Rick Huff’s “Best of the West Reviews,” Spring, 2019

Rick Huff reviews Western music and cowboy poetry releases in his “Rick Huff’s Best of the West Reviews” column in The Western Way from the Western Music Association and in other publications.

Rick Huff considers Western music books and recordings; cowboy poetry books, chapbooks, and recordings;  and relevant videos for review. For other materials, please query first: bestofthewest@swcp.com.

Please be sure to include complete contact information, price (plus postage) and order address information.

From Rick Huff, February, 2012:

Policy of the Column: It should be understood by artists sending material that it is being done for review consideration. Submitting such material does not ensure that it will be reviewed. Also, predominantly religious material is not accepted for review in the column. If further clarification is needed, contact Rick Huff, PO Box 8442, Albuquerque, NM 87198-8442.

Rick Huff
P.O. Box 8442
Albuquerque, NM 87198-8442

Find other recent reviews here and hundreds of previous reviews on CowboyPoetry.com.


Selections from “Rick Huff’s Best of the West Reviews,” Spring, 2019, below:

•  A. K. Moss The Truth
  Tom Swearingen Language of the Land



A.K. Moss

Beyond her convincing delivery and thoughtful verse, cowboy and poet A.K. Moss and producer Brenn Hill have obviously given a good deal of thought to production values for Moss’s release called The Truth. They frequently use (with permission) applicable clips and excerpts from other Western artists’ songs and verse, providing interesting atmospheric ushering. And acoustic guitarist Wes Aaasnes pops in periodically to finish weaving the sound tapestry.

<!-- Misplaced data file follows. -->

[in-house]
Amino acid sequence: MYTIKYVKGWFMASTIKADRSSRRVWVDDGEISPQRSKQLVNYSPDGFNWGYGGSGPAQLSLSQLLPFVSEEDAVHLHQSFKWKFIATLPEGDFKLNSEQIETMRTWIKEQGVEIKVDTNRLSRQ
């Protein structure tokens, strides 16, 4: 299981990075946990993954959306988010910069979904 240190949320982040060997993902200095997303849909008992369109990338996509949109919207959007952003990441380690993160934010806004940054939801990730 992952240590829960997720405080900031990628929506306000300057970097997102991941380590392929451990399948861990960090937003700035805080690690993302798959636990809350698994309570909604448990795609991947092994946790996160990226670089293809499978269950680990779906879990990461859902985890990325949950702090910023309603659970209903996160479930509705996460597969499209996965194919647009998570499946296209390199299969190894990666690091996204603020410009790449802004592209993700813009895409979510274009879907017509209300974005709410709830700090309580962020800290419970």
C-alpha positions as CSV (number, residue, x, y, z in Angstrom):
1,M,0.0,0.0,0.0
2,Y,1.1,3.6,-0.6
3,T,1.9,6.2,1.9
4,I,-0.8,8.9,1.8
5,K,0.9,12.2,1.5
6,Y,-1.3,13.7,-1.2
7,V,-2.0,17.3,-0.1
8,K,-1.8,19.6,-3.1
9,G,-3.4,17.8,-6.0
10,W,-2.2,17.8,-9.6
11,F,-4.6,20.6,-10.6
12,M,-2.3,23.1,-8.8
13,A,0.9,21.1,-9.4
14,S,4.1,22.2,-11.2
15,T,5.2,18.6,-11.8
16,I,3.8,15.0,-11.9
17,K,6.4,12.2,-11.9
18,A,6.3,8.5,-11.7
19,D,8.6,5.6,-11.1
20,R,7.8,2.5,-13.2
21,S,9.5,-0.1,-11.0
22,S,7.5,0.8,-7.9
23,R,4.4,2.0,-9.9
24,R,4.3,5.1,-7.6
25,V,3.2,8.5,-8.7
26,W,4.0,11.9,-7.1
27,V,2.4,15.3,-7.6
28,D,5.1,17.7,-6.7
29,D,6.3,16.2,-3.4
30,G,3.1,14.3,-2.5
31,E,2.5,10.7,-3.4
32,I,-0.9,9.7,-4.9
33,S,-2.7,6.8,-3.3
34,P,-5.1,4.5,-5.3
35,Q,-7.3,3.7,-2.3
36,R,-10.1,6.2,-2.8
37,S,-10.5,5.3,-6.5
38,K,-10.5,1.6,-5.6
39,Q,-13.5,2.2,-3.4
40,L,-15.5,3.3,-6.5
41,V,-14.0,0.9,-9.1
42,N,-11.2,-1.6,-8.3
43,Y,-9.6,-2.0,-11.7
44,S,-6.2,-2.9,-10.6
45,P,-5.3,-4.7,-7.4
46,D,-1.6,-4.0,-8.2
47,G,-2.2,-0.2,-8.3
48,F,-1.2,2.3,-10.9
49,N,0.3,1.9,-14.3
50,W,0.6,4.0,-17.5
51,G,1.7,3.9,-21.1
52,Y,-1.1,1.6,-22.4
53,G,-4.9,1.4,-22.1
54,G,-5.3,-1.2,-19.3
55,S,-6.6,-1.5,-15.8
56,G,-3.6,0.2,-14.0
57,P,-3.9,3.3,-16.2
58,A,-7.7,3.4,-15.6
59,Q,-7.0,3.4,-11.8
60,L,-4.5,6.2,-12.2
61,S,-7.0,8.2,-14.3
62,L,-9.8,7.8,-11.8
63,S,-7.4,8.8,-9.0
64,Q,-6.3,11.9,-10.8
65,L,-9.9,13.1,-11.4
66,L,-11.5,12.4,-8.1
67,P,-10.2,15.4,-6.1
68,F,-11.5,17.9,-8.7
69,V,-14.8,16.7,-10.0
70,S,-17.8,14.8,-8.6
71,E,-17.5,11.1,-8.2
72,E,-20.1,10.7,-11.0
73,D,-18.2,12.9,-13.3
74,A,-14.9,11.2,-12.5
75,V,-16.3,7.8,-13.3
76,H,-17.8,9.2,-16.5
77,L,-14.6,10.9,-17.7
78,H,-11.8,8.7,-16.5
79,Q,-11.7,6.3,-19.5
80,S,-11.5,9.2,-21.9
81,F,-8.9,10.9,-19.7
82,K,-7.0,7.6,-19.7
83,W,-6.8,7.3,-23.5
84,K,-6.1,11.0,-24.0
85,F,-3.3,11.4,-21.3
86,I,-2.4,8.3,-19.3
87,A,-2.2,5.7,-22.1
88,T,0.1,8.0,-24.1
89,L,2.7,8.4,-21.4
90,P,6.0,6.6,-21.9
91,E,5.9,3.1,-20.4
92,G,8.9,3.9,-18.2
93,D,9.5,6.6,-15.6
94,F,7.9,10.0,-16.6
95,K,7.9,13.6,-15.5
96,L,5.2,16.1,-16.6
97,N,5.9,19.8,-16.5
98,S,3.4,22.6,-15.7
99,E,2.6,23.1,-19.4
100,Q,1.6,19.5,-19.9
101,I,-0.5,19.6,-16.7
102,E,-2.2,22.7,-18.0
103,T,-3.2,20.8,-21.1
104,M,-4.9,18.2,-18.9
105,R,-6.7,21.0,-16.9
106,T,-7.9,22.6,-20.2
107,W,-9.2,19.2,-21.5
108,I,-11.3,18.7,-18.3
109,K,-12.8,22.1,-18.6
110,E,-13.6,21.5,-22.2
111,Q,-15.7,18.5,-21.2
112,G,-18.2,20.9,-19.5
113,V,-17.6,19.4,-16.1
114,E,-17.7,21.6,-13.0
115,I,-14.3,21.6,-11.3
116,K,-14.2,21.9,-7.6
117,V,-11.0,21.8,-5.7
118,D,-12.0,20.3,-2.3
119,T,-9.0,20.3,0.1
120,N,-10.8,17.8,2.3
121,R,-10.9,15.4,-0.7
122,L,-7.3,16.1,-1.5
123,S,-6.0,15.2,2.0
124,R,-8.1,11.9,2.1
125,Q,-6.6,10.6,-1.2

Moss’s empowering “Wink Nod & Sigh” owes some of its inspiration to Georgie Sicking, and it features the voice of the late lady cowboy and poet in an excerpt from her own piece “Be Yourself.” Same goes for Joel Nelson, whose classic “Breaker In The Pen” is excerpted and serves a setting for Moss’s own “Soft Spoken Man.” In a gift from the effects department, an eerie wind speaks prescient volumes to the attuned in “The Mighty MC.” And a story extension worthy of O Henry stems from Tyson’s “Navajo Rug” in Moss’s work “The KT Diner.” Another CD pick (among the many—this one’s chock-full of ‘em) would have to be “He’ll Never Ride Again” that uses Brenn Hill’s “Into The Wind.”

If you haven’t yet done so, give a listen to A. K. (Kathy) Moss. From her own cowboy life experiences, in well-chosen and well-presented words, she does indeed speak “The Truth.”

Ten tracks. Highly recommended.

CD: available through akmossbooks.com

© 2019, Rick Huff



Tom Swearingen

Captured here for your enjoyment is another of the live performances from the Oregon cowboy poet Tom Swearingen.  In his latest release, Swearingen again shows his preference for gettin’ in and out quickly in verse, as most of the works make it in under the two-minute buzzer!  Present also is Swearingen’s believable, authentic style of presentation.

Collection picks this time include the title track “Language Of The Land” (one of the better descriptions of ‘range reading’ I’ve heard), “Ropin’ Mama’s Llama” (a yarn concerning his wife’s four-footed yarn supply), “Keep ‘Em Movin’ Slow Parts 1 & 2” (Part 1 is driving the herd into weather and Part 2 is driving them out…only fair), “Oh No You Don’t” (words of advice to a fleeing calf from his pursuer), “In The Shadow Of The Treeline” (a little cattle what-done-it) “Folks Who Do Know Horses” (why they will snow-roll…the horses, not the folks) and “Cowgirl From Nantucket” (talk about your real ‘me too movement’)!  The album closes with [a bonus track]:  Bruce Kiskaddon’s “The Gentle Hoss.”

Sixteen tracks.  Recommended.

CD:  $15 + s/h through oregoncowboypoet.com and downloads through iTunes, Spotify, CD Baby and others.

© 2019, Rick Huff